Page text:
Here at TechAdvisor we usually take poor products very seriously indeed. It's our mission to prevent these products coming into your possession and you from wasting your money on them – and to point you in the direction of much better choices by highlighting the best phones, tablets, apps and other bits of tech that are a pleasure to use.

But not today. Here five members of the TechAdvisor team have come together to celebrate the worst pieces of tech product design that we've seen across the years – though of course by 'celebrate' I mean 'rip into with glee'.

These are the products that were/are more conceptually flawed than one of Michael Gove's plans for 'transforming' schools, more poorly fashioned that your average Happy Meal toy, or were just uglier than a blobfish. Or they were just plain stupid.

Let us know if you agree with our choices – and your own favourite crap products – in the comments below.

Worst product ever: King of Key

Neil Bennett

King of Key arrived in the offices of our publisher IDG the same week I did in 1999 – and its sheer brilliantly hilarious awfulness has stayed with me ever since. It manages to be crap in so many ways, it's almost a field guide for newbie reviewers on what makes a product terrible: its concept is ludicrous, its construction is tacky and it's pretending to be something it's not.

The £80 King of Key was the laptop equivalent of a gold tooth from a West Ham dentist. It's a replacement for the then-cutting-edge Apple Powerbook G3's 'Home' key that's gold and has a diamond in the middle of it – a diamond that will bring you luck apparently *cough* bullshit *cough*. The gold turned out to be flaky paint, and the 24-carat diamond – which was accompanied by an authenticity certificate (below) – was valued by a nearby Hatton Wall jeweller as being worth less than a tenner.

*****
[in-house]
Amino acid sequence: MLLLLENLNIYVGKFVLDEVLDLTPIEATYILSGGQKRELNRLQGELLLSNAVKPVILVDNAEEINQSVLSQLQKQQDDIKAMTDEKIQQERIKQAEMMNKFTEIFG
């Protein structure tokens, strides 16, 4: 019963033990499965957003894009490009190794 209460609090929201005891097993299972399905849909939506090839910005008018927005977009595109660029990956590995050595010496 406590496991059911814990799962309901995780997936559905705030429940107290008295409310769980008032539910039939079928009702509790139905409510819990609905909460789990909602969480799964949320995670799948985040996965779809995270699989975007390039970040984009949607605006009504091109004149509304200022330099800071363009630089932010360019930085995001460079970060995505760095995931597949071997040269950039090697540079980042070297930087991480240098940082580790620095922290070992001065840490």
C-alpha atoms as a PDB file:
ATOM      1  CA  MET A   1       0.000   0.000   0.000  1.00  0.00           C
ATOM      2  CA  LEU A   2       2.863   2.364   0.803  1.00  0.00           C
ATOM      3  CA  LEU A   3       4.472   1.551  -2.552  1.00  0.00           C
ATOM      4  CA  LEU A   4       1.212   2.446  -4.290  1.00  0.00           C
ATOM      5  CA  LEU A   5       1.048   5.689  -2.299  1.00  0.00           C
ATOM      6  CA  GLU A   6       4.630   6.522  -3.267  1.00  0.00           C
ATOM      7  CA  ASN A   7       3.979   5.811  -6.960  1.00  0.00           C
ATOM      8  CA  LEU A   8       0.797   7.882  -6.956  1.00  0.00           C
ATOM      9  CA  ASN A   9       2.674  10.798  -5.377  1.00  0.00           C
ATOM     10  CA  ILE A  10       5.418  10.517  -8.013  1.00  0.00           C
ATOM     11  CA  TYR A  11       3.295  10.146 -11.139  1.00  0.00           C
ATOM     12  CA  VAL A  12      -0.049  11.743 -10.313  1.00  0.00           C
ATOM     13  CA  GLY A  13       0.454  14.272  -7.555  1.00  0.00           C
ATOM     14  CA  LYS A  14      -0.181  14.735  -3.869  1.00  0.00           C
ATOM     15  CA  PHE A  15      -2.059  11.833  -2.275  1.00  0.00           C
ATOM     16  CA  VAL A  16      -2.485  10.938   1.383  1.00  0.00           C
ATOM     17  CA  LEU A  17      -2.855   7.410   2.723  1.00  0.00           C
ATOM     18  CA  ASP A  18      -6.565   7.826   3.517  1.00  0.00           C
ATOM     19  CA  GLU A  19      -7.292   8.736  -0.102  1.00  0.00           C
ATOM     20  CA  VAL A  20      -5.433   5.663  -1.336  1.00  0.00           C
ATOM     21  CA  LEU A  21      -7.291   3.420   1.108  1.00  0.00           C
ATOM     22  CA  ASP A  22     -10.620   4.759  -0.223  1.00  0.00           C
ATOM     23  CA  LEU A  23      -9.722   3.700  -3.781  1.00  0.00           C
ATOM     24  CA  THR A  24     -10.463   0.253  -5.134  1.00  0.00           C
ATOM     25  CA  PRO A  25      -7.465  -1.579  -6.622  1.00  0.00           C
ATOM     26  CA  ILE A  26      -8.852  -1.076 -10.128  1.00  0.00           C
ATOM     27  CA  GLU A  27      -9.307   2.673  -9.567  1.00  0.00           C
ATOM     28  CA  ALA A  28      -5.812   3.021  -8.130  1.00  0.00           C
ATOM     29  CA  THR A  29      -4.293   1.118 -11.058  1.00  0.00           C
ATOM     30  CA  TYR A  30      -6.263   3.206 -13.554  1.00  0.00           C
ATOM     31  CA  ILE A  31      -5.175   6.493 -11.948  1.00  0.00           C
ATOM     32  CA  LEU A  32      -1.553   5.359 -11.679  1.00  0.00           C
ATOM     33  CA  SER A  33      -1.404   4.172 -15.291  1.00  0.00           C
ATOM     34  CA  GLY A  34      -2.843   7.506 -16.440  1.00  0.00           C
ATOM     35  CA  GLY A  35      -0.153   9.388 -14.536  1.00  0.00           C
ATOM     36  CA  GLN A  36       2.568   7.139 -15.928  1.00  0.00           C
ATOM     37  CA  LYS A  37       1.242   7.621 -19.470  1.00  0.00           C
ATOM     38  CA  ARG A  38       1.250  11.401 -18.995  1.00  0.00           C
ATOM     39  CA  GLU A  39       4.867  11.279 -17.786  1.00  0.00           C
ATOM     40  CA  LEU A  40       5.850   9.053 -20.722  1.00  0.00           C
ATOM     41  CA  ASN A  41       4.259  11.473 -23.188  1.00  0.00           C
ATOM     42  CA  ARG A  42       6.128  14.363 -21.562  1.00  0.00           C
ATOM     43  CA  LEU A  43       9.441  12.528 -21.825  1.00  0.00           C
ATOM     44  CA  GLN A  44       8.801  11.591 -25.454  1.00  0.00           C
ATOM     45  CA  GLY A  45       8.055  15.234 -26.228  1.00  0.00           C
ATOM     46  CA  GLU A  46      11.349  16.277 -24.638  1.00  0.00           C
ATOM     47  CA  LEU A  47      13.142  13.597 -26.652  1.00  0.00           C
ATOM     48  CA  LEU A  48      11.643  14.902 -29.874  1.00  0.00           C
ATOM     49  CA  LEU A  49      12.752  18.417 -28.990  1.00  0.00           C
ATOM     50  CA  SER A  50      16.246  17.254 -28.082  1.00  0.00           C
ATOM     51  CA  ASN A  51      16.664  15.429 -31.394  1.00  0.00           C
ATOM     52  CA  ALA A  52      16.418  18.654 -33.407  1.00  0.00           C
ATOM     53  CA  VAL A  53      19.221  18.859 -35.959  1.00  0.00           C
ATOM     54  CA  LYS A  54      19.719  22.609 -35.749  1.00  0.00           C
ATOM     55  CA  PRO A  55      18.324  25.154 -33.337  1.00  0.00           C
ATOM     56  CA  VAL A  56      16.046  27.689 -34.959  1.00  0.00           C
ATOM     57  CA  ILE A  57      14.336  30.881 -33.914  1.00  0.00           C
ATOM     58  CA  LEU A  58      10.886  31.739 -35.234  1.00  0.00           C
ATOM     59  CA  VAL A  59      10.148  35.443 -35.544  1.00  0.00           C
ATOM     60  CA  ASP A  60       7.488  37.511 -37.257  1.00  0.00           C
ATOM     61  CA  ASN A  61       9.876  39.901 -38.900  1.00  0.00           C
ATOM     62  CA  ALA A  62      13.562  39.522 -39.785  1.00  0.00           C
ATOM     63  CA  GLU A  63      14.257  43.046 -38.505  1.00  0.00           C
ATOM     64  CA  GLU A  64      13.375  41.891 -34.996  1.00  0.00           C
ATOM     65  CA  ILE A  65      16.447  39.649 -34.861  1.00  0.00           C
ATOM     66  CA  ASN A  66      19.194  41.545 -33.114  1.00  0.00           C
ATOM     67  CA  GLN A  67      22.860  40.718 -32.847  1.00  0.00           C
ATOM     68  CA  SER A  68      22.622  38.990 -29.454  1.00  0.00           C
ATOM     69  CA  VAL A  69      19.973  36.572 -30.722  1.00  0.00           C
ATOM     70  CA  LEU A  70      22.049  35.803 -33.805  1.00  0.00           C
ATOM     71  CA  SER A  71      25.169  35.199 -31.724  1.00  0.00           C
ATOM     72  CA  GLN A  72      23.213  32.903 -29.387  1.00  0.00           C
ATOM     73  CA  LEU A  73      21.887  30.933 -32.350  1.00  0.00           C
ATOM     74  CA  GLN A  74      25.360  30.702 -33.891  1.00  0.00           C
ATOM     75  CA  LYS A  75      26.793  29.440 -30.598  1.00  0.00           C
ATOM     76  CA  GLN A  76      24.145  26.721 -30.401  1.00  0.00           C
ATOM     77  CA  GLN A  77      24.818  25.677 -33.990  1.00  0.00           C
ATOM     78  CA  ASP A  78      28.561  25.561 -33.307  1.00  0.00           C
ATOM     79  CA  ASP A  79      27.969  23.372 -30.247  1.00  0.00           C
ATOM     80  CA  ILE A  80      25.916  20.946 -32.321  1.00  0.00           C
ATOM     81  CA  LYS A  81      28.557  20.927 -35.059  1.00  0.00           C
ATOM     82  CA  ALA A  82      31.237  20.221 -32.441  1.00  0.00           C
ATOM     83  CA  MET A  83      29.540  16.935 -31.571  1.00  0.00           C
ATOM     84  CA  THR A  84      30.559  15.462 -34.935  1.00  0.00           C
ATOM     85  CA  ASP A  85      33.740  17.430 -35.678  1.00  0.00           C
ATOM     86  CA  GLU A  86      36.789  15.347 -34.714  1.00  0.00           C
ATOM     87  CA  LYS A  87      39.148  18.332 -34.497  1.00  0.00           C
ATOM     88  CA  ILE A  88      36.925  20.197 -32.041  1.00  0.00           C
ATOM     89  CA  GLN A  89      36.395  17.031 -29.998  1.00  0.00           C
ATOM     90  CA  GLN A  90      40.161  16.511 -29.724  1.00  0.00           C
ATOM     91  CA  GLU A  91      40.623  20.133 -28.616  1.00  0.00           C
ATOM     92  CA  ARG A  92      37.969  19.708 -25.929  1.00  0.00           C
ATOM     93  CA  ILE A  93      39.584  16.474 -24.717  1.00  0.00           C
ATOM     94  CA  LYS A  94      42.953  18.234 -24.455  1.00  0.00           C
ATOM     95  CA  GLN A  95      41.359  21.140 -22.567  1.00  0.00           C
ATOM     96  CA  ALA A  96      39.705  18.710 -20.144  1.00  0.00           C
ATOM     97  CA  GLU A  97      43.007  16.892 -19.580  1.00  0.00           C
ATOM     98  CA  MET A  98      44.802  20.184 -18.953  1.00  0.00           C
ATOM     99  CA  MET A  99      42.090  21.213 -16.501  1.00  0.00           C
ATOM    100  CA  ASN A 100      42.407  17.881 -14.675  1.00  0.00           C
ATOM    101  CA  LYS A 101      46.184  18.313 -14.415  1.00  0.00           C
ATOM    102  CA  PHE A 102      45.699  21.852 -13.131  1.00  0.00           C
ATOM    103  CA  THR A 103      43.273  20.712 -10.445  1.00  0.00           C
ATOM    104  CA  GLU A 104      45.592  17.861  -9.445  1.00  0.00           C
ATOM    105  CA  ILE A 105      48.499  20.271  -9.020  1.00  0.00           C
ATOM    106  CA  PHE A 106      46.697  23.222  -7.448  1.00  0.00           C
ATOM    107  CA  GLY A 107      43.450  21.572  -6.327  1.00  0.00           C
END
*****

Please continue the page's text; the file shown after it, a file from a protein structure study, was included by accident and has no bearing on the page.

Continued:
Unfortunately the luck brought by the King of Key didn't rub off on the company who decided this is really what British Mac owners needed to own – MyGate went bust in 2001. Century Corporation, the Japanese company who made King of Key, went on to produce an iMac stand called 'Dance with i' that it promoted with the immortal words: "can be handled easily – even by a lady!!". I don't even know where to start...

Worst new product: the Apple iPhone 5c case

Ashleigh Allsopp

One of the worst tech products I've ever seen is Apple's new iPhone 5c case. The first time I ever saw it this was my reaction: "That is the most disgusting thing I've ever seen."

My opinion hasn't changed in the week since it was first unveiled. What was Apple thinking? For one, many of the colour combinations are ghastly. But that's not even the worst part. Thanks to its holey nature, the iPhone 5c case allows the word 'iPhone' to show through from the back of the iPhone 5c itself.

Except it doesn't, not entirely. All you get is "hon" or "non". From a company that prides itself on its design, this is more than a simple oversight.

Apple has photoshopped the rest of the regulatory text from the back of the iPhone out in its promotional material, but it's there in real life, making the real thing even worse. Plus, apparently, the iPhone 5c case is a dirt magnet, so not only is it ugly when you first buy it – it gets uglier as time goes on.

We're not alone in our opinion of Apple's iPhone 5c case. We've already seen the design compared to Crocs shoes, Connect Four, Daleks, a cheese grater and a washing basket – none of which are natural sources of design inspiration.

Worst attempt to combine two products: Sony Vaio Mouse Talk

Jim Martin

Of all ill-conceived tech products, the Sony Mouse Talk is certainly one of the more memorable. It was launched back in the glory days of VoIP (that’s Skype to you and me) when USB-connected “internet” phones were all the rage.

Instead of using your desktop speakers and a microphone connected to your PC’s sound card, you could pretend you were on a real, wired phone. Never mind that the call quality (as it was back in 2006) made it sound like the person on the other end was close to drowning a swimming pool.

The Mouse Talk, however, took things a step too far, by combining a VoIP handset with a mouse. One minute you could be clicking around in Windows, the next on call with a relative in Australia.